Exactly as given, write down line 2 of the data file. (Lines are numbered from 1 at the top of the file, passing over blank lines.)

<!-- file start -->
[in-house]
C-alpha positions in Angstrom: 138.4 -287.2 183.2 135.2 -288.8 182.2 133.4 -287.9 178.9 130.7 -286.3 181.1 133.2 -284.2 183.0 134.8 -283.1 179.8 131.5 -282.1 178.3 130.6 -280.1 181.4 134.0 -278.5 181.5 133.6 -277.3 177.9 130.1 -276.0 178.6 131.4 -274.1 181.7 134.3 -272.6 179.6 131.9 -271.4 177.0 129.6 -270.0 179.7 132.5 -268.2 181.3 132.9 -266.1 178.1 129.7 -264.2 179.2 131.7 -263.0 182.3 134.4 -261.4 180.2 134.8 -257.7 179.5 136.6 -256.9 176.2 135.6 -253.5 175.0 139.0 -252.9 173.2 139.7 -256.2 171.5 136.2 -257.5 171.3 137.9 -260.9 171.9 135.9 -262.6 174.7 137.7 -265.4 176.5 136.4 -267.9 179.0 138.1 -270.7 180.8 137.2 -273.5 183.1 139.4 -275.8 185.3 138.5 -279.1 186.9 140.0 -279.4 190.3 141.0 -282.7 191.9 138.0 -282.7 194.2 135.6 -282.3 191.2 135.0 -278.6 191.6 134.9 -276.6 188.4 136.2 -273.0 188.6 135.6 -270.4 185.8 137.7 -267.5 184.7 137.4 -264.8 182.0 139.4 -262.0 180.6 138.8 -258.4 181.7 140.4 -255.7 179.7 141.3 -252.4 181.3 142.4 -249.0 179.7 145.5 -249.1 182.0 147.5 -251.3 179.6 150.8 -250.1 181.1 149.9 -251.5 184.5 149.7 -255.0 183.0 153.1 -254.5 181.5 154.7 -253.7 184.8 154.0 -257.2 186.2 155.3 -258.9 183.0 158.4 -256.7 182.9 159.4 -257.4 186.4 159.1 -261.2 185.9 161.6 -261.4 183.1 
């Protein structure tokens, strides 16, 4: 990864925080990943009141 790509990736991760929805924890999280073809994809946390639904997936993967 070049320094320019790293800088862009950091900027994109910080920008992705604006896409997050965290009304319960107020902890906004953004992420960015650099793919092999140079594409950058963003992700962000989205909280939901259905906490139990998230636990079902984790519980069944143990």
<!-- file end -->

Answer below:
C-alpha positions in Angstrom: 138.4 -287.2 183.2 135.2 -288.8 182.2 133.4 -287.9 178.9 130.7 -286.3 181.1 133.2 -284.2 183.0 134.8 -283.1 179.8 131.5 -282.1 178.3 130.6 -280.1 181.4 134.0 -278.5 181.5 133.6 -277.3 177.9 130.1 -276.0 178.6 131.4 -274.1 181.7 134.3 -272.6 179.6 131.9 -271.4 177.0 129.6 -270.0 179.7 132.5 -268.2 181.3 132.9 -266.1 178.1 129.7 -264.2 179.2 131.7 -263.0 182.3 134.4 -261.4 180.2 134.8 -257.7 179.5 136.6 -256.9 176.2 135.6 -253.5 175.0 139.0 -252.9 173.2 139.7 -256.2 171.5 136.2 -257.5 171.3 137.9 -260.9 171.9 135.9 -262.6 174.7 137.7 -265.4 176.5 136.4 -267.9 179.0 138.1 -270.7 180.8 137.2 -273.5 183.1 139.4 -275.8 185.3 138.5 -279.1 186.9 140.0 -279.4 190.3 141.0 -282.7 191.9 138.0 -282.7 194.2 135.6 -282.3 191.2 135.0 -278.6 191.6 134.9 -276.6 188.4 136.2 -273.0 188.6 135.6 -270.4 185.8 137.7 -267.5 184.7 137.4 -264.8 182.0 139.4 -262.0 180.6 138.8 -258.4 181.7 140.4 -255.7 179.7 141.3 -252.4 181.3 142.4 -249.0 179.7 145.5 -249.1 182.0 147.5 -251.3 179.6 150.8 -250.1 181.1 149.9 -251.5 184.5 149.7 -255.0 183.0 153.1 -254.5 181.5 154.7 -253.7 184.8 154.0 -257.2 186.2 155.3 -258.9 183.0 158.4 -256.7 182.9 159.4 -257.4 186.4 159.1 -261.2 185.9 161.6 -261.4 183.1 